Perhaps I may turn to the questions asked by my noble friend Lady Elles. First, analyses of what happens after a particular change in the law has been made are extremely difficult to put on a proper basis. As everybody has recognised, it is not only the law that causes divorces. Much more complicated issues than that are involved. We would really need to know what the rate of divorce would have been if the law had not been changed--and, in the nature of things, we cannot know that. So, in my view, there is only a limited value to be obtained from such analyses. One has to proceed on the basis of principle and take a rational approach to the problems. That was the approach set out in the
On the second point about justice and the division of property, nothing in the Bill in any way damages the present rules in regard to the allocation of property. In particular, the rule is preserved that where it is inequitable to disregard it, the conduct of the parties will be taken into account in the allocation of the parties' property and so on.
Some people have talked about no-fault divorce. The noble Lord, Lord Habgood, wrote about that recently, pointing out that there is no suggestion that there is no fault. The suggestion is that it is not a sound basis upon which to found a divorce law. Of course people are at fault. There are few marriages which survive for long in which there has not been fault on one side or the other, and usually on both. A degree of tolerance and understanding is required. Mutual agreement is required. Parties require to be able to agree upon a course of conduct where there are choices. That is the nature of a successful marriage. Conduct has to be taken into account in a broad and just way. I believe that that is what the present law provides on this aspect, and the Bill in no way changes that.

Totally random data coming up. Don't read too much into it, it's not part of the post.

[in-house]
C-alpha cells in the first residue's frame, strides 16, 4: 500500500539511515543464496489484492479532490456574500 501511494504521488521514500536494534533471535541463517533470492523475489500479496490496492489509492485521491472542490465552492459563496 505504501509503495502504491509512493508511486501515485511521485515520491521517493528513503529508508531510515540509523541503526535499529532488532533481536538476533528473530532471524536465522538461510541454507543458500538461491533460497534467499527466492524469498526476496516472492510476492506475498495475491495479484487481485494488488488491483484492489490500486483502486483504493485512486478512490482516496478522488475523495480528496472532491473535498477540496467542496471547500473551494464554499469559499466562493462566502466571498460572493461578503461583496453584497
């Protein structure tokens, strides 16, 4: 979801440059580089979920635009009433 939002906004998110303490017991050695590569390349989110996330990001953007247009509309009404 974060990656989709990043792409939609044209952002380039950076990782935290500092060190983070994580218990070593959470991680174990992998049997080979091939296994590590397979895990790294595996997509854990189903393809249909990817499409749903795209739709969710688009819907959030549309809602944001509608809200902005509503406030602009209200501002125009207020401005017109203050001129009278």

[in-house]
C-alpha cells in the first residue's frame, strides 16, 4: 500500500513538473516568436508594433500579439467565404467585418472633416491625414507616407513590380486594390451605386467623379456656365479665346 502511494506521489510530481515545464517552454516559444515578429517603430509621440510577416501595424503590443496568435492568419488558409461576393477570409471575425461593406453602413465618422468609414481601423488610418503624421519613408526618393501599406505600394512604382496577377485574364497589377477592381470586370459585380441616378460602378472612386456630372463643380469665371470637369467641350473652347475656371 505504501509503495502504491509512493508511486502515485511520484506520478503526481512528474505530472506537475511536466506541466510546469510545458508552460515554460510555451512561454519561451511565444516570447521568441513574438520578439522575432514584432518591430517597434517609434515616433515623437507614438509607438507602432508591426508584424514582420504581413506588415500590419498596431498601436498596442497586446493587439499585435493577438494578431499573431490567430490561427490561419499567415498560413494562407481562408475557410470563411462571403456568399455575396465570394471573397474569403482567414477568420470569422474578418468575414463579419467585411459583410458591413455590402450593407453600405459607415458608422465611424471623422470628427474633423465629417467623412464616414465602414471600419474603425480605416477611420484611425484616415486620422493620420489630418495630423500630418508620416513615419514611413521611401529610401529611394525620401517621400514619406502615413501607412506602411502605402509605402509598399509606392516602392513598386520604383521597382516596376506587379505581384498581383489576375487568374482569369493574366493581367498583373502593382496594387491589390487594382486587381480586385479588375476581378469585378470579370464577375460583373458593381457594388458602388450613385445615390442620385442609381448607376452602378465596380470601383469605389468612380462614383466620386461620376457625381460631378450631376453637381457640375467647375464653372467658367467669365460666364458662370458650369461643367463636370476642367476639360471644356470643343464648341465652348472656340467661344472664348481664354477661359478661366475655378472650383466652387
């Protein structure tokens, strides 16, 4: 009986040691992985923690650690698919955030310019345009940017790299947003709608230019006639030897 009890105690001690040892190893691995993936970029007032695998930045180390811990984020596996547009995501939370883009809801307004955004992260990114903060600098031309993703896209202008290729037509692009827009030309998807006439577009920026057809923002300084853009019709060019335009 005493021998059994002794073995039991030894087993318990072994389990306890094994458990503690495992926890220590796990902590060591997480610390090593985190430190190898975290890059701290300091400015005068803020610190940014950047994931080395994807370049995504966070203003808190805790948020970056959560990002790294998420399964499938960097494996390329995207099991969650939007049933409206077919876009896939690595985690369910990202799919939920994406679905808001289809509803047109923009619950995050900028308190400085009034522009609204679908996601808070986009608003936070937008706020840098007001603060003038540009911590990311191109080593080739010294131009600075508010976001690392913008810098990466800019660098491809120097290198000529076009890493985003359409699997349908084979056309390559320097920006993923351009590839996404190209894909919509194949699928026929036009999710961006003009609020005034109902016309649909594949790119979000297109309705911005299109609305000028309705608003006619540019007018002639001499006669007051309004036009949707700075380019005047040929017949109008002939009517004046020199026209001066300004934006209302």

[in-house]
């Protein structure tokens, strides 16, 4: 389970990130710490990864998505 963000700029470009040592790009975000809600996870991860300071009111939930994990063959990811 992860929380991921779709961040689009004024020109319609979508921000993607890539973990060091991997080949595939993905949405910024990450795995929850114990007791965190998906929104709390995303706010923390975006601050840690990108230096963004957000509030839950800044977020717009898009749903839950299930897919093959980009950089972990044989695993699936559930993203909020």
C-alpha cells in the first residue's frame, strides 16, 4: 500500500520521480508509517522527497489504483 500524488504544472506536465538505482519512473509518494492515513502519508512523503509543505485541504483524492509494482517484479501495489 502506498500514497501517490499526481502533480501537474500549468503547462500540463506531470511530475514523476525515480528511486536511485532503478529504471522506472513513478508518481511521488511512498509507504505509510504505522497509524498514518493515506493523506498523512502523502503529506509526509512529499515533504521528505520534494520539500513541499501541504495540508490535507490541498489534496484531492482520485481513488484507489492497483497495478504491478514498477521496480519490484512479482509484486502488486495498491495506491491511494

Lord Stoddart of Swindon: Before the noble Baroness replies, I am sorry if I interrupted the noble and learned Lord from a sedentary position, but I reacted to what he said about a period for reflection and consideration. The problem is that we are in a situation where one party--not both parties--has said that the marriage has broken down irretrievably. So there will be only one party who will reflect. The other party who has been told, although he or she may not agree with it, that the marriage has broken down irretrievably, whether he or she likes it or not, may feel that after that he or she does not want to reflect because the other party has made it clear that the marriage has broken down. That is one-sided. That is why I reacted as I did.
The Lord Chancellor: I understood that the noble Lord reacted in that way. I did not take it in any way other than an informative reaction, which I was able to answer, as I thought, at the time. The reality is that one cannot force the parties. If someone is determined that his or her marriage has broken down and is not prepared to co-operate with anyone to do anything about it, there is nothing that the law can do. One has to face that sad fact. I am trying to put forward every possible persuasion on people to get together in the period set down. The period is provided for in Clause 7. The initiation is by one party, but the irretrievable breakdown is demonstrated only once the period for reflection and consideration has taken place.
Lord Elton: If the object is to put pressure on the silent party to become a party to the agreement, as it were, why is it that a statement that a marriage has broken down irretrievably made by one person is treated in the same way as one made by two? Is there not an opportunity there to exert some pressure?